6. Never forget to structure the content

Based on the specifics of your topic, audience, time frame and chosen methods you should always section your content. You can use deductive or inductive ways of processing the material, or you can figure out your own way, but you have to have a plan that's based on the specific features of your training.

7. What resources do you need?

You might need a room, computer(s), a website, tools, office supplies and/or another person to assist you. It - as everything else, I know - can differ. The easiest way not to forget anything from your list is to play through the whole process in your head. (Based on this answer you can also calculate a budget plan.)

8. Knowledge checks, exam, prerequisites

How do you plan to get feedback about the effectiveness of your learning process? You can decide that you don't need anything like this, but I would highly advice against that. Even if your creation is a harmless extra-curricular activity, you can always learn from mistakes, and from others' takes on things, which you can easily get through a simple questionnaire handed out, or organized online for your attendees (surveymonkey). In case you want to include knowledge checks you can have one at the beginning & one at the end that allow you to track everybody's development. You can have a test at the end of every module, or just one final "exam".

When thinking about knowledge check you should also decide if there are any prerequisites to ensure that everybody who attends will be able to successfully finish the course.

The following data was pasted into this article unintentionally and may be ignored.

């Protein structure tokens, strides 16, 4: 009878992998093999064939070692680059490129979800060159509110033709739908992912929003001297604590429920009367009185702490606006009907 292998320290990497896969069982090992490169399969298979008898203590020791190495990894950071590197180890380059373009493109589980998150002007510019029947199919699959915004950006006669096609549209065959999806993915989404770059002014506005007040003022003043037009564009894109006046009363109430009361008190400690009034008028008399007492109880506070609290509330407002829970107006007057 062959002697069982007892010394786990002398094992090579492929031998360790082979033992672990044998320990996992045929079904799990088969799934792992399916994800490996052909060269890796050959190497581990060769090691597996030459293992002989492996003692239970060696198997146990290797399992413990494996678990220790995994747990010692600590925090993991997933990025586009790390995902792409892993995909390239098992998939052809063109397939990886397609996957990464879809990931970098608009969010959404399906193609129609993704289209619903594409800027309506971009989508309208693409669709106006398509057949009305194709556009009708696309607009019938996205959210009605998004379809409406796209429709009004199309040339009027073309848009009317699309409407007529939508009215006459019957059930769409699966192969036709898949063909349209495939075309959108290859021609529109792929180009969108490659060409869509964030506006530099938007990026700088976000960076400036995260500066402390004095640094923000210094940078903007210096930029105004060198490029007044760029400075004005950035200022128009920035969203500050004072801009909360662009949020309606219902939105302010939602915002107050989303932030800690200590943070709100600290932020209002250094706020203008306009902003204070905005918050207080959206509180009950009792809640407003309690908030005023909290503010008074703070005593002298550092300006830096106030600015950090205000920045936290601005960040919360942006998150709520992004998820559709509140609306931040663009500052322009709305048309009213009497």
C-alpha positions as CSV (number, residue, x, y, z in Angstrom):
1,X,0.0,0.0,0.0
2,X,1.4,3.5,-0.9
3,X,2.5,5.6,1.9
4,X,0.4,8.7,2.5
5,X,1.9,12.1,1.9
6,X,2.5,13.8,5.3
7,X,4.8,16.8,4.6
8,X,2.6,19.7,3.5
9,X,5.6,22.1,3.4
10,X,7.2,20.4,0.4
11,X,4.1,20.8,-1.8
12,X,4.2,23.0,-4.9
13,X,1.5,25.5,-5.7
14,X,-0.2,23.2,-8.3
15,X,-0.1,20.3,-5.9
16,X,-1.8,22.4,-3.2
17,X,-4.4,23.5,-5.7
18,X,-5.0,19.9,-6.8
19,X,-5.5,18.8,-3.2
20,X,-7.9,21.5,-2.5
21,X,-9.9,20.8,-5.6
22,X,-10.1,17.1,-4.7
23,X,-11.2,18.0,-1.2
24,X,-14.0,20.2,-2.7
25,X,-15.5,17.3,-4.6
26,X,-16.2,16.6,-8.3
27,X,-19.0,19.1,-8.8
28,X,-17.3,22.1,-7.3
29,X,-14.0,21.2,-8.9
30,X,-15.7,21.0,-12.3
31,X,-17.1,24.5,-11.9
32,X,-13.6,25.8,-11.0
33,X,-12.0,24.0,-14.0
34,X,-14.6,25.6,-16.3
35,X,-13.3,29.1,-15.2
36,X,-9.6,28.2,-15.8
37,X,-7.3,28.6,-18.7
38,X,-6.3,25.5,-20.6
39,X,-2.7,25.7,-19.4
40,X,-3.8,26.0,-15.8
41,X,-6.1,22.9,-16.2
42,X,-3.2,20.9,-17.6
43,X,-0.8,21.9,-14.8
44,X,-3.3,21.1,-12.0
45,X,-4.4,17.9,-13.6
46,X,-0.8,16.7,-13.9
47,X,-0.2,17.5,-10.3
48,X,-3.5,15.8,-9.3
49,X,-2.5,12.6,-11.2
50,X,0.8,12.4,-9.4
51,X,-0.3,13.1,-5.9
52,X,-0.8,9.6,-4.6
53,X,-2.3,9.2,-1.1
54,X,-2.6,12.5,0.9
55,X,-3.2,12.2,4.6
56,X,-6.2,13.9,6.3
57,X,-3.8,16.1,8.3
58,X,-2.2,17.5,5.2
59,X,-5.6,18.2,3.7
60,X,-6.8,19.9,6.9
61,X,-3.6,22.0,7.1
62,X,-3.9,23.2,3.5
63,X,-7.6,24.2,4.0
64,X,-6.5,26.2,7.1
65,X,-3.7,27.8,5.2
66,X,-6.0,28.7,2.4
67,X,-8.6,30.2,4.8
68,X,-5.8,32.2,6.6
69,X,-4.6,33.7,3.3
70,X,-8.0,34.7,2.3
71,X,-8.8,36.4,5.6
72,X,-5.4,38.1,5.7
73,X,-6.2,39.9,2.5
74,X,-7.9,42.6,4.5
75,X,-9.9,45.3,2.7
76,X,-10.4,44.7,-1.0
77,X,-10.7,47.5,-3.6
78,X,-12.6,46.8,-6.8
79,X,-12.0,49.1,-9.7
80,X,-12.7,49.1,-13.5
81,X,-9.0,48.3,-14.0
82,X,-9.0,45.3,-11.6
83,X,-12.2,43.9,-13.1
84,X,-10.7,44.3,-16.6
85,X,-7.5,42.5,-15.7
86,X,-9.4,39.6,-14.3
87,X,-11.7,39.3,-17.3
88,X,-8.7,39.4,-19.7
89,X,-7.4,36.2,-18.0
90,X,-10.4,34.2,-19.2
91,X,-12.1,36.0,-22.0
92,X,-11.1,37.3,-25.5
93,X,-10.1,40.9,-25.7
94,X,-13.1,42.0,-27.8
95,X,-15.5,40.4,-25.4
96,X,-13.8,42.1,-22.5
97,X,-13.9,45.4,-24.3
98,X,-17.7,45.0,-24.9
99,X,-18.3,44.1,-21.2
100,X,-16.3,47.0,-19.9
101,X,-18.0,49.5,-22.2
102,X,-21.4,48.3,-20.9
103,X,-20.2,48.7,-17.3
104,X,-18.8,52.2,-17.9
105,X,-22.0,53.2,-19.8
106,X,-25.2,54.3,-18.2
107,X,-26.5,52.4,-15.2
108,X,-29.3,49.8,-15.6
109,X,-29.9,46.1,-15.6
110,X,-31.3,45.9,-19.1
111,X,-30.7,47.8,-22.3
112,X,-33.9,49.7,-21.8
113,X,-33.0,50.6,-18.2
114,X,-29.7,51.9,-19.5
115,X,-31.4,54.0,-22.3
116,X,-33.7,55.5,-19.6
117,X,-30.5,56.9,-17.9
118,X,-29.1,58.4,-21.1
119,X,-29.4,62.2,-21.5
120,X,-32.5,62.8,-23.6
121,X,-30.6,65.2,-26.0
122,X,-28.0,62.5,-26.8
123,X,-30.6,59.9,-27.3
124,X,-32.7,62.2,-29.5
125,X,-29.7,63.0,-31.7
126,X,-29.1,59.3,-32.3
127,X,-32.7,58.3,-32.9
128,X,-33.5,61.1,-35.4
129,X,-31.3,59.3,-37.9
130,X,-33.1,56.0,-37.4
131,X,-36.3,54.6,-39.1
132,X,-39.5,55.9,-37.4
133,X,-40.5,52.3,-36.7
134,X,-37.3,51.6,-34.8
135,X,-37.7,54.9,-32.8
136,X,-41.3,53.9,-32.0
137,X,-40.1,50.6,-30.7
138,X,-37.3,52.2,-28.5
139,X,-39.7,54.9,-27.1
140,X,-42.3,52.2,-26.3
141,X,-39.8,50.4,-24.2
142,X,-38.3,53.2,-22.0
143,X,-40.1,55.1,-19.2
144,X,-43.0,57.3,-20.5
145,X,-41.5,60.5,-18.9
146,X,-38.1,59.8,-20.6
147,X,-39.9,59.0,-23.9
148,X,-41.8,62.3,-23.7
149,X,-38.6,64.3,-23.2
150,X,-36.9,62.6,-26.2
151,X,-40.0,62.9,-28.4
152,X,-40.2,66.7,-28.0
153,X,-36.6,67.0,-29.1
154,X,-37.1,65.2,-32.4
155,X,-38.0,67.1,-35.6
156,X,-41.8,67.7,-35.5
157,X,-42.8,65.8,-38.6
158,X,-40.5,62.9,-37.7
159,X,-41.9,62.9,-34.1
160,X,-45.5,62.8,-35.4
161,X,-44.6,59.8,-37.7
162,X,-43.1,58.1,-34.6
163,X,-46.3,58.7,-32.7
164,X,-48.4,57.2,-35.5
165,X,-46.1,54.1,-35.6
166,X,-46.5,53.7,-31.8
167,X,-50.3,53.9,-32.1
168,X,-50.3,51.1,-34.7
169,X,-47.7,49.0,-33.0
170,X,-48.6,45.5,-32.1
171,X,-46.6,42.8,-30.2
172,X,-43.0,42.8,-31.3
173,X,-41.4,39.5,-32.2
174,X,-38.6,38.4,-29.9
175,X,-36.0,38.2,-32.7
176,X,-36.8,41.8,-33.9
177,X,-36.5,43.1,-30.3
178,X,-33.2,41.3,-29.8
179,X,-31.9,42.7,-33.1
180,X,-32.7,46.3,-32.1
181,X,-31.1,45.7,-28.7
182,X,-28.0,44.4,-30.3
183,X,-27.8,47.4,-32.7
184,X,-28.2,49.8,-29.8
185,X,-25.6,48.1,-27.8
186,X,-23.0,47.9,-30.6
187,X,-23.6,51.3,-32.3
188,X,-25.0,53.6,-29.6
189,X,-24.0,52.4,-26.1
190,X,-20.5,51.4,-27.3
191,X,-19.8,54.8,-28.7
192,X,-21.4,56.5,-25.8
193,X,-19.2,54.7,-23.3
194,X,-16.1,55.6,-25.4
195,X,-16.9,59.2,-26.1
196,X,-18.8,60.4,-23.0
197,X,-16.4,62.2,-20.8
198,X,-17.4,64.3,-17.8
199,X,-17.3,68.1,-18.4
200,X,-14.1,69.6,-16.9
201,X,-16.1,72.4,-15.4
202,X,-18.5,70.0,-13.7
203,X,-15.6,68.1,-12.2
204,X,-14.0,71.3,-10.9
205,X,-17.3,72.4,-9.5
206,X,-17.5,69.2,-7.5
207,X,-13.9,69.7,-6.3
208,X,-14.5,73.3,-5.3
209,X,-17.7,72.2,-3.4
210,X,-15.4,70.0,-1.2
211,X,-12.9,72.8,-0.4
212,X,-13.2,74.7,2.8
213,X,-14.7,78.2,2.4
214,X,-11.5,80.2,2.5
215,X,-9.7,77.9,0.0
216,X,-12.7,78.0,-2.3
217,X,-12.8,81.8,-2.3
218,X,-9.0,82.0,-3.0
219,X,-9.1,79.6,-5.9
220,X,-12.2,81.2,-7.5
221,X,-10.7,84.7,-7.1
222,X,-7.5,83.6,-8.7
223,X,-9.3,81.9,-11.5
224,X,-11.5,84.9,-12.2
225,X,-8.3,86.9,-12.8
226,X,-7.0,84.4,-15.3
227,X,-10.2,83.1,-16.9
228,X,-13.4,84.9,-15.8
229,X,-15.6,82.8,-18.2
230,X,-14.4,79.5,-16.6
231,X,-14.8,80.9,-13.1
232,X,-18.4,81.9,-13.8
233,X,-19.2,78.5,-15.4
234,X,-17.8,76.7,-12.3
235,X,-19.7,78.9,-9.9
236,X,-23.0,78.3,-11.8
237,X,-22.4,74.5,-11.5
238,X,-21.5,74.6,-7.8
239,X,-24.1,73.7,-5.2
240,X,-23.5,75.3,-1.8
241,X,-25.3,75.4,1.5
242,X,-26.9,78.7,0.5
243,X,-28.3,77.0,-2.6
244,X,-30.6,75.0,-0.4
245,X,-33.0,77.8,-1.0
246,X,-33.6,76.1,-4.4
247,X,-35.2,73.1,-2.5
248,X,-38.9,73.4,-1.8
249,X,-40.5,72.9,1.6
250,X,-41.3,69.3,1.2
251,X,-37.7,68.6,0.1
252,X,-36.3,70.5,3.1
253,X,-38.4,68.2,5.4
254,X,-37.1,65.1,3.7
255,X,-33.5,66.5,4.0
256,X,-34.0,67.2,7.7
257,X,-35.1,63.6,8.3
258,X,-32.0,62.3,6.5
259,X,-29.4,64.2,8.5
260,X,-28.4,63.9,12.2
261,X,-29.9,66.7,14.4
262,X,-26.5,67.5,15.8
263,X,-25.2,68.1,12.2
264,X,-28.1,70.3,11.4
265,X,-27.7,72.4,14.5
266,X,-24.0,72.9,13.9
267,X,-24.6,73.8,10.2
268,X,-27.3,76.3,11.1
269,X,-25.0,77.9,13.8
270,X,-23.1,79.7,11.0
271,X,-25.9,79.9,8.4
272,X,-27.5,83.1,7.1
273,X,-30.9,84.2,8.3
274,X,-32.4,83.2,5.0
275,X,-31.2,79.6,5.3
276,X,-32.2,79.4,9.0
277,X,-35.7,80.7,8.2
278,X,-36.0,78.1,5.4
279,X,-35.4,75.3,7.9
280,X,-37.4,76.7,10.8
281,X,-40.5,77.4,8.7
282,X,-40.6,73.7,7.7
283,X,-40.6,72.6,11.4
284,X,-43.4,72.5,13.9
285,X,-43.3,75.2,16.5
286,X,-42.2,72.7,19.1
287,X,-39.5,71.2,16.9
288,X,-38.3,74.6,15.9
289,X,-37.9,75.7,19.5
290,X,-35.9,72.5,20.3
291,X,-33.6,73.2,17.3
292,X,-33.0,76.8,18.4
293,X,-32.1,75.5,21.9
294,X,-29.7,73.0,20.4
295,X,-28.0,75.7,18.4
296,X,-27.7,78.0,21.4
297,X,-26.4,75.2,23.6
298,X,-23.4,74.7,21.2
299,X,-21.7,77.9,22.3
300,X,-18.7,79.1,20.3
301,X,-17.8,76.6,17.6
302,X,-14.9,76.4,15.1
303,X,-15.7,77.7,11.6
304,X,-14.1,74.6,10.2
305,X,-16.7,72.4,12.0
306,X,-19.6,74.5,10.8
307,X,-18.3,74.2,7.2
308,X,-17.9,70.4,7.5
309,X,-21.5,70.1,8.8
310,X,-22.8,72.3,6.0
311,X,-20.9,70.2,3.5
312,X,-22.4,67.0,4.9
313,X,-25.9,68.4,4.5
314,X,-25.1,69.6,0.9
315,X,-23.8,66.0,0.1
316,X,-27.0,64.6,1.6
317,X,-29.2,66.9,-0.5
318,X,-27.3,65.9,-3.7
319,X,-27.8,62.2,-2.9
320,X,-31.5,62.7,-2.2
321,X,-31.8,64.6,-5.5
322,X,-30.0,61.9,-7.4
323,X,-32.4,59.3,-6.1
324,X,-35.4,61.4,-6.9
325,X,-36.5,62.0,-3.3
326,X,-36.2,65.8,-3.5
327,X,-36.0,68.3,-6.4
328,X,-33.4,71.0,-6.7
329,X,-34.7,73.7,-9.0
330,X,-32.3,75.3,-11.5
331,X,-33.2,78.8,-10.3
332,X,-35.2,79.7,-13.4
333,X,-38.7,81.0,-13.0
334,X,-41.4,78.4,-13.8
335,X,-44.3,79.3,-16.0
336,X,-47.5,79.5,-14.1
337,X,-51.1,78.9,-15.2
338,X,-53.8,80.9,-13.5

The better you can answer these questions, the more detailed your definitions are, the bigger your chance will become at organizing a successful learning process. Always think about the obvious differences. E.g.: For a team-building afternoon for your co-workers experiential techniques like simulations will work well. For teenagers who tend to be less comfortable contributing and speaking alone in front of a class, small group activities tend to work with case studies that they can relate to.

Even if you decide to just go with a presentation, always prepare some accompanying material such as a slide show, handout, some personal/funny example stories (when it's appropriate of course), and own the space, that room if you stick with a frontal setting. I personally always try to shake things up by demonstrating some aspects of any topic with a youtube video, an exercise with some volunteers, or at least throwing in some specifically made crossword puzzles with small prices involved.

As a conclusion I would just like to coldheartedly point out that training is not for bored businessmen who just like to have some attention. Reading from a piece of paper, or even from a beautifully made slideshow does not count as training, and there is one rule here: the more color, creativity and interactivity you include in any kind of learning process the more effective it'll become. I promise.